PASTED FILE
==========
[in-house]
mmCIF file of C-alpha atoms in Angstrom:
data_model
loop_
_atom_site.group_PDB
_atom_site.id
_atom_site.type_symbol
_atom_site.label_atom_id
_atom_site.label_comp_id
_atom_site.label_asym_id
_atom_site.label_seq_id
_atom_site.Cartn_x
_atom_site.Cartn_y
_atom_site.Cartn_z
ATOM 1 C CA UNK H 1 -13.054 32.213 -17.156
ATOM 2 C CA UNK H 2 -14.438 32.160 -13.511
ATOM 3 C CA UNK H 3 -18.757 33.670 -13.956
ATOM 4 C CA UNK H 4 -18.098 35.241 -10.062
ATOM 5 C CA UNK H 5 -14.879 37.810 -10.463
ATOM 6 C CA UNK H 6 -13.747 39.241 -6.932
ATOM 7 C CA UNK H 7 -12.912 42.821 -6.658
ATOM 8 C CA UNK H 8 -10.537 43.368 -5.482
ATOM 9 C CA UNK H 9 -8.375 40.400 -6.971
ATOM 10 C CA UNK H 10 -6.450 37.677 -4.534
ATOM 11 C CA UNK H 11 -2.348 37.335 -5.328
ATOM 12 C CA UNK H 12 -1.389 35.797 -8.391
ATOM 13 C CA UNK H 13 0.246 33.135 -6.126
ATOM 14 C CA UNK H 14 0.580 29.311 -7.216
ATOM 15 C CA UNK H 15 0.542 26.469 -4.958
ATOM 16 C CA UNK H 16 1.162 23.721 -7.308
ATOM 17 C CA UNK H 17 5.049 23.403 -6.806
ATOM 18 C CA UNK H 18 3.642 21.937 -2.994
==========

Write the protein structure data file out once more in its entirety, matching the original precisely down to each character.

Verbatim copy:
[in-house]
mmCIF file of C-alpha atoms in Angstrom:
data_model
loop_
_atom_site.group_PDB
_atom_site.id
_atom_site.type_symbol
_atom_site.label_atom_id
_atom_site.label_comp_id
_atom_site.label_asym_id
_atom_site.label_seq_id
_atom_site.Cartn_x
_atom_site.Cartn_y
_atom_site.Cartn_z
ATOM 1 C CA UNK H 1 -13.054 32.213 -17.156
ATOM 2 C CA UNK H 2 -14.438 32.160 -13.511
ATOM 3 C CA UNK H 3 -18.757 33.670 -13.956
ATOM 4 C CA UNK H 4 -18.098 35.241 -10.062
ATOM 5 C CA UNK H 5 -14.879 37.810 -10.463
ATOM 6 C CA UNK H 6 -13.747 39.241 -6.932
ATOM 7 C CA UNK H 7 -12.912 42.821 -6.658
ATOM 8 C CA UNK H 8 -10.537 43.368 -5.482
ATOM 9 C CA UNK H 9 -8.375 40.400 -6.971
ATOM 10 C CA UNK H 10 -6.450 37.677 -4.534
ATOM 11 C CA UNK H 11 -2.348 37.335 -5.328
ATOM 12 C CA UNK H 12 -1.389 35.797 -8.391
ATOM 13 C CA UNK H 13 0.246 33.135 -6.126
ATOM 14 C CA UNK H 14 0.580 29.311 -7.216
ATOM 15 C CA UNK H 15 0.542 26.469 -4.958
ATOM 16 C CA UNK H 16 1.162 23.721 -7.308
ATOM 17 C CA UNK H 17 5.049 23.403 -6.806
ATOM 18 C CA UNK H 18 3.642 21.937 -2.994